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Suppose I have an object x in my current session:

x <- 1

How can I use this object in an Sweave or knitr document, without having to assign it explicitly:

\documentclass{article}
\begin{document}
<<>>=
  print(x)
@
\end{document}

Reason I am asking is because I want to write an R script that imports data and then produces a report for each subject using an Sweave template.

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4 Answers

up vote 6 down vote accepted

I think it just works. If your Sweave file is named "temp.Rnw", just run

> x <- 5
> Sweave("temp.Rnw")

You'll have to worry about naming the resulting output properly so each report doesn't get overwritten.

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Sorry but how is this related to my question? –  Sacha Epskamp Dec 8 '11 at 16:47
    
Question must not be as clear as I thought. Don't you want to find the objects in your R session and print them all in the Sweave document? –  Aaron Dec 8 '11 at 16:54
    
I'm still not sure what you're looking for, but I'll try again. –  Aaron Dec 8 '11 at 17:01
    
Yes I just realized this myself too. I always compile through command line and for some reason thought this did not work, thanks. –  Sacha Epskamp Dec 8 '11 at 17:02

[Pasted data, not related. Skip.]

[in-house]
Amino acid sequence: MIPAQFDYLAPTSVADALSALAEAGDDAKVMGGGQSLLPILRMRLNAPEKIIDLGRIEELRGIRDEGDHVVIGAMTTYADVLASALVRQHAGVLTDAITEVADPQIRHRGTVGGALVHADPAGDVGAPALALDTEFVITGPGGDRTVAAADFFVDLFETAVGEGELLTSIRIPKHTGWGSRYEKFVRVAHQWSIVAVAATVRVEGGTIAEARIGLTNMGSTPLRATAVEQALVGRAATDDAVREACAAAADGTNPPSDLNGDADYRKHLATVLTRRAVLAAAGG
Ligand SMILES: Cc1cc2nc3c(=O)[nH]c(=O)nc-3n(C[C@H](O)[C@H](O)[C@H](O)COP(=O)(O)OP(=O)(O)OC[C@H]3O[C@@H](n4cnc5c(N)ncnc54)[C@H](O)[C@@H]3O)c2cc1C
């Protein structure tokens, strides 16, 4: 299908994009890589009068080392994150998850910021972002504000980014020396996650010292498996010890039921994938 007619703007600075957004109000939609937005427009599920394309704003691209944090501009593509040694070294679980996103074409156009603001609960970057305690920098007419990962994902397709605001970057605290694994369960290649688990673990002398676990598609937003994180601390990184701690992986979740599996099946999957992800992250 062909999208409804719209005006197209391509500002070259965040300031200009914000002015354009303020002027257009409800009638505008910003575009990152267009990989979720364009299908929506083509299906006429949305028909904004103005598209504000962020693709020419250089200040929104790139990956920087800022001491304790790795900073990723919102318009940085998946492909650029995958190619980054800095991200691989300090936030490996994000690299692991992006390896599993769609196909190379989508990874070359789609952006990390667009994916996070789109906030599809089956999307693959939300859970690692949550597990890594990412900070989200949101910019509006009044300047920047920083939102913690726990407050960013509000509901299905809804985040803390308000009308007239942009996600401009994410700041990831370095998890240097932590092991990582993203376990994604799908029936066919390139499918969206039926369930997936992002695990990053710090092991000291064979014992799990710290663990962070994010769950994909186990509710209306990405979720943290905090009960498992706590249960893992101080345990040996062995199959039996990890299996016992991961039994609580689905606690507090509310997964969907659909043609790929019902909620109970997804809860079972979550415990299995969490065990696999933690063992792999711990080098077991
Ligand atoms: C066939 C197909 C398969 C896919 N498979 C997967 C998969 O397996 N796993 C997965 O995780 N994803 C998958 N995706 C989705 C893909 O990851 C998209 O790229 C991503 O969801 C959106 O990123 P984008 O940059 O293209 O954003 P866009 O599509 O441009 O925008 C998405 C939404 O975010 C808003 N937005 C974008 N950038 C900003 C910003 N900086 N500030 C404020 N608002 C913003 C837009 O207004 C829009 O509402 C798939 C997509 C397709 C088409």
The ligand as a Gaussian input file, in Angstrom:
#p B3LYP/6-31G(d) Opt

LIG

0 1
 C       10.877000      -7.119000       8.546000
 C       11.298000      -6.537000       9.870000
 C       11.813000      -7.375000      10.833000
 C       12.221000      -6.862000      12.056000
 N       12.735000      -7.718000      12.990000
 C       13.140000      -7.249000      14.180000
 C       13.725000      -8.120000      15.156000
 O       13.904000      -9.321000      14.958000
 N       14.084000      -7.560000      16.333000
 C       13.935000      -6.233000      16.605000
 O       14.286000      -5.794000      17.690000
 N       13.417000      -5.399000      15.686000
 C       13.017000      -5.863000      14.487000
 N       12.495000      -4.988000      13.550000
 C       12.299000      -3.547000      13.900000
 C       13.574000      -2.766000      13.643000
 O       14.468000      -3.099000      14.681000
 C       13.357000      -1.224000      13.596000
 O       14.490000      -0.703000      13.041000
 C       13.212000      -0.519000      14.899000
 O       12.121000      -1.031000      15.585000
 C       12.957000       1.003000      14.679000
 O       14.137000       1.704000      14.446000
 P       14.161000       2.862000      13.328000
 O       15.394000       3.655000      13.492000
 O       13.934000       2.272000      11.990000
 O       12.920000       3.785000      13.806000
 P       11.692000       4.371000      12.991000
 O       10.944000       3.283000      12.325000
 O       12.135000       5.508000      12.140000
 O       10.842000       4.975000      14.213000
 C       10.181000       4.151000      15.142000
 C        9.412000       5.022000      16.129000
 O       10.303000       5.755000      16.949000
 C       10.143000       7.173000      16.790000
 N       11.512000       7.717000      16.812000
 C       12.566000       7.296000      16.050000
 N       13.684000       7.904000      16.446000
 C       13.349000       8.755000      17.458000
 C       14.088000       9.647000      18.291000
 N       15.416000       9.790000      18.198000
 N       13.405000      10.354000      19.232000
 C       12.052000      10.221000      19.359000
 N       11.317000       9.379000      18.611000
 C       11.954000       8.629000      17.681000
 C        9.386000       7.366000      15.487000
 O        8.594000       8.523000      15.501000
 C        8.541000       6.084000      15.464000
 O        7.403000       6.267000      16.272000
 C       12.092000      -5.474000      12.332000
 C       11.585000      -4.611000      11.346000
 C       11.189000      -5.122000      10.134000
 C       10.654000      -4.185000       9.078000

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I would take a slightly different approach to this, since using global variables reduces the reproducibility of the analysis. I use brew + sweave/knitr to achieve this. Here is a simple example.

# brew template: "template.brew"
\documentclass{article}
\begin{document}
<<>>=
print(<%= x %>)
@
\end{document}

# function to write report
write_report <- function(x){
  rnw_file <- sprintf('file_%s.rnw', x)
  brew::brew('template.brew', rnw_file)
  Sweave(rnw_file)
  tex_file <- sprintf('file_%s.tex', x) 
  tools::texi2pdf(tex_file, clean = TRUE, quiet = TRUE)
}

# produce reports
dat <- 1:10
plyr::l_ply(dat, function(x) write_report(x))
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2  
Exactly. Very good point. I do not recommend using global variables outside of the document either. –  Yihui Dec 10 '11 at 16:32
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Both Sweave and knitr makes use of the global environment (see globalenv()) when evaluating R code chunks, so whatever in your global environment can be used for your document. (Strictly speaking, knitr uses the parent frame parent.frame() which is globalenv() in most cases)

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Another option I have used in the past is to have the Sweave code open a file,

in my R session

write.csv(x, "tabletoberead.csv")

in my sweave document

<<label=label, echo=FALSE>>= 
datatobeused<-read.csv("tabletoberead.csv")
...more manipulations on data ....
@ 

Obviously you should include code to stop if the file can't be found.

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